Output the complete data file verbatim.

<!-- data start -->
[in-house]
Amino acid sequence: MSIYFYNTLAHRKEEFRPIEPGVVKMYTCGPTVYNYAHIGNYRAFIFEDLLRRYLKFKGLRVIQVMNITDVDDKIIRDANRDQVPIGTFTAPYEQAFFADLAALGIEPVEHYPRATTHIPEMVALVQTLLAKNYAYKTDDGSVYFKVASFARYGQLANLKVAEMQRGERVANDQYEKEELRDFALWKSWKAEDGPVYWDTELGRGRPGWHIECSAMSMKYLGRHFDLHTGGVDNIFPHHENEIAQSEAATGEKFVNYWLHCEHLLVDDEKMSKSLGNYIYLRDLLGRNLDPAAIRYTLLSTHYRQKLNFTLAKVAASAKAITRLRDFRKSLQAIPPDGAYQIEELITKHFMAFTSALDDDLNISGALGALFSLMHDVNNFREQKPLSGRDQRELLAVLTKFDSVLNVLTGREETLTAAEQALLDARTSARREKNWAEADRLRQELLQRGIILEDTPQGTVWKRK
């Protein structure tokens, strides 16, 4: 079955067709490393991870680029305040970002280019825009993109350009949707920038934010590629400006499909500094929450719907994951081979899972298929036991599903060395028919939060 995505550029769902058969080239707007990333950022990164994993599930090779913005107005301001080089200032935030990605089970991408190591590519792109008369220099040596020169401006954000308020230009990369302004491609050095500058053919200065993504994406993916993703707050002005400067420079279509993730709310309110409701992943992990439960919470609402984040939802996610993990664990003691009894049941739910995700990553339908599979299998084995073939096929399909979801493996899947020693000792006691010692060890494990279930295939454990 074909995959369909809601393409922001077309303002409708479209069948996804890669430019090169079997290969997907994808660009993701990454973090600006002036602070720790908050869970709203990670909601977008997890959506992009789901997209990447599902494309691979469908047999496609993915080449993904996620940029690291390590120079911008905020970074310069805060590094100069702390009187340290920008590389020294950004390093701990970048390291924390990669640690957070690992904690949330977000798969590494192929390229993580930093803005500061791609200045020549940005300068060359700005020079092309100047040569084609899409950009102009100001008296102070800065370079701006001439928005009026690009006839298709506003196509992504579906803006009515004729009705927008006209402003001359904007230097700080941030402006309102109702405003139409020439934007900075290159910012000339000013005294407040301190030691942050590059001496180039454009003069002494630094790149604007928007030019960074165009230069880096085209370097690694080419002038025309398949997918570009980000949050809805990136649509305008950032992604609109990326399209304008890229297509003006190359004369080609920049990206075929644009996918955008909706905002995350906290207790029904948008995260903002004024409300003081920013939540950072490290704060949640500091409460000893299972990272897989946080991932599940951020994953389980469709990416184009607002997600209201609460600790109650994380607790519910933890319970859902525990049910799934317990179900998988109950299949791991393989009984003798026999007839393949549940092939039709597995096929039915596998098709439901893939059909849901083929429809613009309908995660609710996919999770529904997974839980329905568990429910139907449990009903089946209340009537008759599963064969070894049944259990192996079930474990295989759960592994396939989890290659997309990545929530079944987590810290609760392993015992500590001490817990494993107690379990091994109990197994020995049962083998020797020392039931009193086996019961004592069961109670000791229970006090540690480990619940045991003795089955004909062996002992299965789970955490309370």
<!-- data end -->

[in-house]
Amino acid sequence: MSIYFYNTLAHRKEEFRPIEPGVVKMYTCGPTVYNYAHIGNYRAFIFEDLLRRYLKFKGLRVIQVMNITDVDDKIIRDANRDQVPIGTFTAPYEQAFFADLAALGIEPVEHYPRATTHIPEMVALVQTLLAKNYAYKTDDGSVYFKVASFARYGQLANLKVAEMQRGERVANDQYEKEELRDFALWKSWKAEDGPVYWDTELGRGRPGWHIECSAMSMKYLGRHFDLHTGGVDNIFPHHENEIAQSEAATGEKFVNYWLHCEHLLVDDEKMSKSLGNYIYLRDLLGRNLDPAAIRYTLLSTHYRQKLNFTLAKVAASAKAITRLRDFRKSLQAIPPDGAYQIEELITKHFMAFTSALDDDLNISGALGALFSLMHDVNNFREQKPLSGRDQRELLAVLTKFDSVLNVLTGREETLTAAEQALLDARTSARREKNWAEADRLRQELLQRGIILEDTPQGTVWKRK
């Protein structure tokens, strides 16, 4: 079955067709490393991870680029305040970002280019825009993109350009949707920038934010590629400006499909500094929450719907994951081979899972298929036991599903060395028919939060 995505550029769902058969080239707007990333950022990164994993599930090779913005107005301001080089200032935030990605089970991408190591590519792109008369220099040596020169401006954000308020230009990369302004491609050095500058053919200065993504994406993916993703707050002005400067420079279509993730709310309110409701992943992990439960919470609402984040939802996610993990664990003691009894049941739910995700990553339908599979299998084995073939096929399909979801493996899947020693000792006691010692060890494990279930295939454990 074909995959369909809601393409922001077309303002409708479209069948996804890669430019090169079997290969997907994808660009993701990454973090600006002036602070720790908050869970709203990670909601977008997890959506992009789901997209990447599902494309691979469908047999496609993915080449993904996620940029690291390590120079911008905020970074310069805060590094100069702390009187340290920008590389020294950004390093701990970048390291924390990669640690957070690992904690949330977000798969590494192929390229993580930093803005500061791609200045020549940005300068060359700005020079092309100047040569084609899409950009102009100001008296102070800065370079701006001439928005009026690009006839298709506003196509992504579906803006009515004729009705927008006209402003001359904007230097700080941030402006309102109702405003139409020439934007900075290159910012000339000013005294407040301190030691942050590059001496180039454009003069002494630094790149604007928007030019960074165009230069880096085209370097690694080419002038025309398949997918570009980000949050809805990136649509305008950032992604609109990326399209304008890229297509003006190359004369080609920049990206075929644009996918955008909706905002995350906290207790029904948008995260903002004024409300003081920013939540950072490290704060949640500091409460000893299972990272897989946080991932599940951020994953389980469709990416184009607002997600209201609460600790109650994380607790519910933890319970859902525990049910799934317990179900998988109950299949791991393989009984003798026999007839393949549940092939039709597995096929039915596998098709439901893939059909849901083929429809613009309908995660609710996919999770529904997974839980329905568990429910139907449990009903089946209340009537008759599963064969070894049944259990192996079930474990295989759960592994396939989890290659997309990545929530079944987590810290609760392993015992500590001490817990494993107690379990091994109990197994020995049962083998020797020392039931009193086996019961004592069961109670000791229970006090540690480990619940045991003795089955004909062996002992299965789970955490309370």